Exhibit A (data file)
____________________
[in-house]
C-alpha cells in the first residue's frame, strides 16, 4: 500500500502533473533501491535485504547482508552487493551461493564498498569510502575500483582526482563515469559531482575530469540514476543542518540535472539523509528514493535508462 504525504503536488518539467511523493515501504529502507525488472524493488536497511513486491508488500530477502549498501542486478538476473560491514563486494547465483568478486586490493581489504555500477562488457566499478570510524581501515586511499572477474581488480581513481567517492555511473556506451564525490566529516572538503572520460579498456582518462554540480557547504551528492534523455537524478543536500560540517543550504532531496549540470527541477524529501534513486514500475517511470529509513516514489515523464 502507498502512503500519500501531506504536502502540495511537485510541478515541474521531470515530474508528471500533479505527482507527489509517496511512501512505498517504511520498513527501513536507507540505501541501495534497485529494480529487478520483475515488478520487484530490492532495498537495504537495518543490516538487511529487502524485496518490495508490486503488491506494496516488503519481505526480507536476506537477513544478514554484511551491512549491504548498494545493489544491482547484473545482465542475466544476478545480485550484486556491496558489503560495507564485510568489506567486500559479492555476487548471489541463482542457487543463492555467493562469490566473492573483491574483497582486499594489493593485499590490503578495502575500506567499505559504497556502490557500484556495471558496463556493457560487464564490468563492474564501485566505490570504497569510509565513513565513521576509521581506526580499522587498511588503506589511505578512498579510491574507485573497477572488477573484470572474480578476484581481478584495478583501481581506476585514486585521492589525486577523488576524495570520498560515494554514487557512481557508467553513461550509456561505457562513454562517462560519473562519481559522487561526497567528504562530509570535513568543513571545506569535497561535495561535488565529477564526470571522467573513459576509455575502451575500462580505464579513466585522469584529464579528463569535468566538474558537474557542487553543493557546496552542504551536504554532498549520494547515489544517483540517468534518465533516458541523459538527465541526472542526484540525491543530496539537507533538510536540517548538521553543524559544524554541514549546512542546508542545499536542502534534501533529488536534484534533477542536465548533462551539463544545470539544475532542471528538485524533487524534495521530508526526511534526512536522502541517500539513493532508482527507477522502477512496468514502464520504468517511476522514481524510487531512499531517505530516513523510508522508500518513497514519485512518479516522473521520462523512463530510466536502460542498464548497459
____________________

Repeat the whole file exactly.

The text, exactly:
[in-house]
C-alpha cells in the first residue's frame, strides 16, 4: 500500500502533473533501491535485504547482508552487493551461493564498498569510502575500483582526482563515469559531482575530469540514476543542518540535472539523509528514493535508462 504525504503536488518539467511523493515501504529502507525488472524493488536497511513486491508488500530477502549498501542486478538476473560491514563486494547465483568478486586490493581489504555500477562488457566499478570510524581501515586511499572477474581488480581513481567517492555511473556506451564525490566529516572538503572520460579498456582518462554540480557547504551528492534523455537524478543536500560540517543550504532531496549540470527541477524529501534513486514500475517511470529509513516514489515523464 502507498502512503500519500501531506504536502502540495511537485510541478515541474521531470515530474508528471500533479505527482507527489509517496511512501512505498517504511520498513527501513536507507540505501541501495534497485529494480529487478520483475515488478520487484530490492532495498537495504537495518543490516538487511529487502524485496518490495508490486503488491506494496516488503519481505526480507536476506537477513544478514554484511551491512549491504548498494545493489544491482547484473545482465542475466544476478545480485550484486556491496558489503560495507564485510568489506567486500559479492555476487548471489541463482542457487543463492555467493562469490566473492573483491574483497582486499594489493593485499590490503578495502575500506567499505559504497556502490557500484556495471558496463556493457560487464564490468563492474564501485566505490570504497569510509565513513565513521576509521581506526580499522587498511588503506589511505578512498579510491574507485573497477572488477573484470572474480578476484581481478584495478583501481581506476585514486585521492589525486577523488576524495570520498560515494554514487557512481557508467553513461550509456561505457562513454562517462560519473562519481559522487561526497567528504562530509570535513568543513571545506569535497561535495561535488565529477564526470571522467573513459576509455575502451575500462580505464579513466585522469584529464579528463569535468566538474558537474557542487553543493557546496552542504551536504554532498549520494547515489544517483540517468534518465533516458541523459538527465541526472542526484540525491543530496539537507533538510536540517548538521553543524559544524554541514549546512542546508542545499536542502534534501533529488536534484534533477542536465548533462551539463544545470539544475532542471528538485524533487524534495521530508526526511534526512536522502541517500539513493532508482527507477522502477512496468514502464520504468517511476522514481524510487531512499531517505530516513523510508522508500518513497514519485512518479516522473521520462523512463530510466536502460542498464548497459